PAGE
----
In its Seasonal Climate Watch released on the 31st of January 2020, the South African Weather Service noted that:
“The rainfall forecast for early-autumn (Feb-Mar-Apr) and mid-autumn (Mar-Apr-May) from the SAWS/NOAA-GFDL Multi-Model system indicates enhanced probabilities of below-normal rainfall over most of the country with the exception of the eastern parts during mid-autumn which favours above-normal rainfall conditions.”
This doesn’t bode well for agriculture, specifically late-planted summer crops which will need moisture for the next two months. The crops will most probably be in the pollination stage during this time, and thus needing moisture.
At the moment, however, the soil moisture is in good condition across most regions of South Africa. And this has been the key catalyst behind the optimistic views about South Africa’s maize harvest we have expressed over the past few weeks.
As can be seen in Exhibit 1 below, the maize-belt region of South Africa, and stretching down to the Eastern Cape and KwaZulu-Natal had largely adequate soil moisture to support crop development in the week of the 23rd of January 2020.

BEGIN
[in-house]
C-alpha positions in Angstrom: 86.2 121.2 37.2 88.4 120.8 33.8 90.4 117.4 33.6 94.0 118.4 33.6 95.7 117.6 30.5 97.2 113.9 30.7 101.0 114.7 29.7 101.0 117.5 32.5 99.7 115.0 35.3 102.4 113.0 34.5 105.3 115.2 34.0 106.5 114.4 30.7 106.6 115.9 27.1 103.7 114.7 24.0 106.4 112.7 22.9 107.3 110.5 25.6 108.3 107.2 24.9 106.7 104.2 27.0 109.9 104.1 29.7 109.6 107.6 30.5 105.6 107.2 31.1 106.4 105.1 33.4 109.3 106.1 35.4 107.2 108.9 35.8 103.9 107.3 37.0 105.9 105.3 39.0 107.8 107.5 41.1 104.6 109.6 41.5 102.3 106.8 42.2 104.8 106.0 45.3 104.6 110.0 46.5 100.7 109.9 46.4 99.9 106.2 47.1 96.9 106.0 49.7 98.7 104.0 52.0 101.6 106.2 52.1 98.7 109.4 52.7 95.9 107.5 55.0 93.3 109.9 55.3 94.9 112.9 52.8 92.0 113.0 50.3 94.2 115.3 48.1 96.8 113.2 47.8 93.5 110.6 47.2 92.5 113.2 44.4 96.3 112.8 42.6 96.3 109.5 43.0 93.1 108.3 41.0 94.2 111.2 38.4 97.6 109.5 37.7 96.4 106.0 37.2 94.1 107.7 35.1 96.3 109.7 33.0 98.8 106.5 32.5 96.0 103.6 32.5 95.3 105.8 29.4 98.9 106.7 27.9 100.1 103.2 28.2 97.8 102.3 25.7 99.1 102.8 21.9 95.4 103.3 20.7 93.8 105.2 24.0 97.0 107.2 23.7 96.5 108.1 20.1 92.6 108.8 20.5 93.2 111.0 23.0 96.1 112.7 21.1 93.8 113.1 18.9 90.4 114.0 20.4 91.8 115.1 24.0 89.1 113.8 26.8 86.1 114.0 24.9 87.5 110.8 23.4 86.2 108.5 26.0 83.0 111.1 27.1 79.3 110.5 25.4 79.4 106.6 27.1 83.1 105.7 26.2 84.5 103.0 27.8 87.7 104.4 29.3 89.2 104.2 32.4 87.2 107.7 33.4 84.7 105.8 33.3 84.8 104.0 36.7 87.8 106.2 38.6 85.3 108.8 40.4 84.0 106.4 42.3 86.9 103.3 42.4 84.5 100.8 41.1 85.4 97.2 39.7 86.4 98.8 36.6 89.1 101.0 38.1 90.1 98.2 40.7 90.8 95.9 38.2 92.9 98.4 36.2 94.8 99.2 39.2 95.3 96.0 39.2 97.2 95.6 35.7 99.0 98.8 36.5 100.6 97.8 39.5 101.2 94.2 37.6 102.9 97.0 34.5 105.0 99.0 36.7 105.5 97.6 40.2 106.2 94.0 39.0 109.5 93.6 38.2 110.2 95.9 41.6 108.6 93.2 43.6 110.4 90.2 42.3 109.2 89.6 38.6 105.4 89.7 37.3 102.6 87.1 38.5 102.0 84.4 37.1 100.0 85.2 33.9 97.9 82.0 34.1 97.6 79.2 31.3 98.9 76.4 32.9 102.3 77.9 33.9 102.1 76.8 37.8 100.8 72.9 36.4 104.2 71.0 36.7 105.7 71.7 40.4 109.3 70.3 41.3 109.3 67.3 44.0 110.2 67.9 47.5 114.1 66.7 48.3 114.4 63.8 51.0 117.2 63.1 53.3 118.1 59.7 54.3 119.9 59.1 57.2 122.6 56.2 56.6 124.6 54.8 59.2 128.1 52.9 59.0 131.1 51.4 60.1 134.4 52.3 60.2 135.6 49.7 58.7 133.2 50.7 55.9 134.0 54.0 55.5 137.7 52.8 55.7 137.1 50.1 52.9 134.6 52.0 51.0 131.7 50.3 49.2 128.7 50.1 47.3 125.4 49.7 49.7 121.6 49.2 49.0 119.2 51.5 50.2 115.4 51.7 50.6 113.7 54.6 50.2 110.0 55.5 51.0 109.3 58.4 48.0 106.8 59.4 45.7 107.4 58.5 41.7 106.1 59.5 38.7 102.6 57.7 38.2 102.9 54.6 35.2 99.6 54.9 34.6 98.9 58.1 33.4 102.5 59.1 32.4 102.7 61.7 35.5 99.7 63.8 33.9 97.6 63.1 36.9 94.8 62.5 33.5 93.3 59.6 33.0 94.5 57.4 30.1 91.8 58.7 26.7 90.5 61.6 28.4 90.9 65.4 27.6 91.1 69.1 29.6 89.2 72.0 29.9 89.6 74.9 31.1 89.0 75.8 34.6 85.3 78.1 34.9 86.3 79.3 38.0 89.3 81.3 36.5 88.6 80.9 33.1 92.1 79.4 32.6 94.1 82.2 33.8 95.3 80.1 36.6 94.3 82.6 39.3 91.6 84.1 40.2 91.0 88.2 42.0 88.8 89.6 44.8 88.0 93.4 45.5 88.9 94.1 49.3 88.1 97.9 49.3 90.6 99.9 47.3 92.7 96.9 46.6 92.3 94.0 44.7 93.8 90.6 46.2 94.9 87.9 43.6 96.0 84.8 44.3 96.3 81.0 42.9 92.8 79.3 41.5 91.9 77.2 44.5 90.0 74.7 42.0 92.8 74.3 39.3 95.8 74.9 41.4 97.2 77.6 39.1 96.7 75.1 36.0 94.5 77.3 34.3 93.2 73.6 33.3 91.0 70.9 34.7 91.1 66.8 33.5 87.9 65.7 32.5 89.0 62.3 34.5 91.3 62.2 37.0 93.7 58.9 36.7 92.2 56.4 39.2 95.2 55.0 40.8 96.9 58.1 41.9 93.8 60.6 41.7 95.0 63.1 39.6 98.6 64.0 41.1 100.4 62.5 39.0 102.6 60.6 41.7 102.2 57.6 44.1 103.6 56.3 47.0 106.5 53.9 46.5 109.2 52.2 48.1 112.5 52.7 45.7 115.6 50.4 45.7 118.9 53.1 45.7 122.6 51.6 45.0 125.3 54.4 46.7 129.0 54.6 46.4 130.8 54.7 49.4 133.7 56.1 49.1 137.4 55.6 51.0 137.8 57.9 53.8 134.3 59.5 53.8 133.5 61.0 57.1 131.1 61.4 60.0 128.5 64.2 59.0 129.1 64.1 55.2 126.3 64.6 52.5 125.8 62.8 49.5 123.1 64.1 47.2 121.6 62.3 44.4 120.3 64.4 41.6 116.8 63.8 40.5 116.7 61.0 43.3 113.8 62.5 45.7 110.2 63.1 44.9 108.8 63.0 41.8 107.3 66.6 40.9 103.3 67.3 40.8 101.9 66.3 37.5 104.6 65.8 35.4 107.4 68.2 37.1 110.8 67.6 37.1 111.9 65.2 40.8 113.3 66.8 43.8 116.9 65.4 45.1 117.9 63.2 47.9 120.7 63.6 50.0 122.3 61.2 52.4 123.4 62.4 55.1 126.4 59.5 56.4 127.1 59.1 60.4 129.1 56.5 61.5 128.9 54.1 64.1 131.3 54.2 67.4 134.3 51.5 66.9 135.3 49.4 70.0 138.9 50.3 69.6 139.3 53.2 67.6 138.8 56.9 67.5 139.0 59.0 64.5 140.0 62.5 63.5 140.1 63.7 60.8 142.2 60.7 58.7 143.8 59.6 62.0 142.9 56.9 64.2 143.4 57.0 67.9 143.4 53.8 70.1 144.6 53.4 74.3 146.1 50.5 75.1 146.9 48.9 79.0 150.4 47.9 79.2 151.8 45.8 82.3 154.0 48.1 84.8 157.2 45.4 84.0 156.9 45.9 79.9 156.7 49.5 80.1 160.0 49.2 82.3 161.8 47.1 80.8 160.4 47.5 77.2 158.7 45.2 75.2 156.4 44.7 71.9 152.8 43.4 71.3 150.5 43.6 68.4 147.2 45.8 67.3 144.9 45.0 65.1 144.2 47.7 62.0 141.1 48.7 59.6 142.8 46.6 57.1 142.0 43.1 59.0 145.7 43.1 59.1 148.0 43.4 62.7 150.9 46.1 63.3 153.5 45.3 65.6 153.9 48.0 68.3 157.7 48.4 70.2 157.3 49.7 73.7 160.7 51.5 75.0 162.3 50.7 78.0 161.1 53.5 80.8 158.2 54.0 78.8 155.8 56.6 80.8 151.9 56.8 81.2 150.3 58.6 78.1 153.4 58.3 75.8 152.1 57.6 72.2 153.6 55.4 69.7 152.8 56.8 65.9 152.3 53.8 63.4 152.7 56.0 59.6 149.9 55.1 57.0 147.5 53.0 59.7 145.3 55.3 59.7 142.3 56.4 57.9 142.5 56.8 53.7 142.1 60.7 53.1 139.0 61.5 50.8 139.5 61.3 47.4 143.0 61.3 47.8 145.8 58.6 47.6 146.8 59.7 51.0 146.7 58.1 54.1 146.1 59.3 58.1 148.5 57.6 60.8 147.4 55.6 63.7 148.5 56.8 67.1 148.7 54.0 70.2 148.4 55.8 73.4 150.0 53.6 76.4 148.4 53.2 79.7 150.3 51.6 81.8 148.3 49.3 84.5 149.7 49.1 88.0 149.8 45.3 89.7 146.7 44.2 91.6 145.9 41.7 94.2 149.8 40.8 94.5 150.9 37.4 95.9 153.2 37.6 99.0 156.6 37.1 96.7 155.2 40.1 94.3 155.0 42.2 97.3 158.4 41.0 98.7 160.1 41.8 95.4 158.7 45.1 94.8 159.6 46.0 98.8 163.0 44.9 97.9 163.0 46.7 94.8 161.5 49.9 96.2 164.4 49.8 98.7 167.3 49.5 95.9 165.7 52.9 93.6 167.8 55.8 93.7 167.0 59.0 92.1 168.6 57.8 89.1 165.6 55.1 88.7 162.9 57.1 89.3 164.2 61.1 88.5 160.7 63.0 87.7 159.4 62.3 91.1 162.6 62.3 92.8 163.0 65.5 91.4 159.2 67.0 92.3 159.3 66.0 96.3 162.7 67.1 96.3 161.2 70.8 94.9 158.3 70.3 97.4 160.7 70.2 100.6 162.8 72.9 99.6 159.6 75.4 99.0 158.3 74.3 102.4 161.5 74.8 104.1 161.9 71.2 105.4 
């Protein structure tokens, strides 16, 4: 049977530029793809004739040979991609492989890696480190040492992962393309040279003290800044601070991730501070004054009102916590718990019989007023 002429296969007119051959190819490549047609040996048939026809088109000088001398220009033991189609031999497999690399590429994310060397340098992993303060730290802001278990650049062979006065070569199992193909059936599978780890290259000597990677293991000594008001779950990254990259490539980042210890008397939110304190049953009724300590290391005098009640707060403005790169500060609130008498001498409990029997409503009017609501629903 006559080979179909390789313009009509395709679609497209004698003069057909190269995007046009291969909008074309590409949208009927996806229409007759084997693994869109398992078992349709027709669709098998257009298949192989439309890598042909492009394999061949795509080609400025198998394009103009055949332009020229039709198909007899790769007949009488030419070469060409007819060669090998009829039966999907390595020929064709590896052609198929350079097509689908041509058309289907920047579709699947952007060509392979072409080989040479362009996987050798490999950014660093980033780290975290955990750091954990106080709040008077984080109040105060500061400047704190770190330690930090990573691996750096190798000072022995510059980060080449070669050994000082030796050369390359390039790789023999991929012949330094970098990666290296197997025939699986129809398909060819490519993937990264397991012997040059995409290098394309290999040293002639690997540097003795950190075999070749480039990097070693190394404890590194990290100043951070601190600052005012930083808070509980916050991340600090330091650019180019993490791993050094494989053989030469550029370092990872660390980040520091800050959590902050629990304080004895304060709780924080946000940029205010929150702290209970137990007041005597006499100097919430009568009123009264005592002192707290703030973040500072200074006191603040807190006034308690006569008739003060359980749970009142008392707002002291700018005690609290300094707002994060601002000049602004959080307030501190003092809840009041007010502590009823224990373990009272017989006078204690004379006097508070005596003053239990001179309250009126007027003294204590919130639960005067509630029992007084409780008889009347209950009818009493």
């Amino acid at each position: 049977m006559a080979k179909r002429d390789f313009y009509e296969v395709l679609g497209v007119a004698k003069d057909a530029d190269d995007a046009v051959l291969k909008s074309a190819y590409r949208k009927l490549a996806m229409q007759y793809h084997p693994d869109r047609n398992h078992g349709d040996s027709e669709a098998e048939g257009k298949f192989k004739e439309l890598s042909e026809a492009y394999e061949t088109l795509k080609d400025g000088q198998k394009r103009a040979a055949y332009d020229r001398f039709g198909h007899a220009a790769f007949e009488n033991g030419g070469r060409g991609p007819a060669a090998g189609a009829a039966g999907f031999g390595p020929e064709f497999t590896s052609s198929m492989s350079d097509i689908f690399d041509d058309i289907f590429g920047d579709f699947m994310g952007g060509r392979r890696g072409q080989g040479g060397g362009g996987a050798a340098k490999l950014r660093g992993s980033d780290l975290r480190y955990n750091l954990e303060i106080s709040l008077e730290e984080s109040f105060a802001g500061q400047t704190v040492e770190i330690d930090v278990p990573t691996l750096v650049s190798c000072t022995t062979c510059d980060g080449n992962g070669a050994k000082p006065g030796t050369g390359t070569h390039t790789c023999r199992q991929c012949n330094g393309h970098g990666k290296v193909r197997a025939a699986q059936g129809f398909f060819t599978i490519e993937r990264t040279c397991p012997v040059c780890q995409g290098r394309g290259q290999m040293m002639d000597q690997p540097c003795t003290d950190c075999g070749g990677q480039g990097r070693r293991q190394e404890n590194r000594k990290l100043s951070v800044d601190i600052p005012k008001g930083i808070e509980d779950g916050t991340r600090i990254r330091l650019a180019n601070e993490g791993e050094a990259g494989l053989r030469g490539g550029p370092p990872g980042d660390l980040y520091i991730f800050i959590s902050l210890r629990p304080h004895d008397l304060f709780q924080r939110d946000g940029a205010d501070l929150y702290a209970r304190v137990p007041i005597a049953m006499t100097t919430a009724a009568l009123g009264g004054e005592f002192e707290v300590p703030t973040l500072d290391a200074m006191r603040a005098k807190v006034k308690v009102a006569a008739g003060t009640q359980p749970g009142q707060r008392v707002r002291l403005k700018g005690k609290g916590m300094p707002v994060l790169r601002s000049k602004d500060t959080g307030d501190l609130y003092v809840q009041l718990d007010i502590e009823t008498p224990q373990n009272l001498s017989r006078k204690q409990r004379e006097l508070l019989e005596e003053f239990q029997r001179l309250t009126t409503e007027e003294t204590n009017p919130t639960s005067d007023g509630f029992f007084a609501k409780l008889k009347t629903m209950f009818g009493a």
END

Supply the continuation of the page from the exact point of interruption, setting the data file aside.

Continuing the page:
In fact, aside from the Western Cape, which is a winter rainfall area, only the southwestern regions of the Eastern Cape, fringes of the Free State, North West and the northern regions of KwaZulu-Natal and Limpopo were still experiencing soil moisture stress.
Another thing worth noting is that the South African Weather Service expected, January, to be characterized by below-normal rains across the country, but the month actually brought good rains which led to improved soil moisture as illustrated in Exhibit 1 below. One hope that the coming months could be a repeat of what we observed in January 2020.
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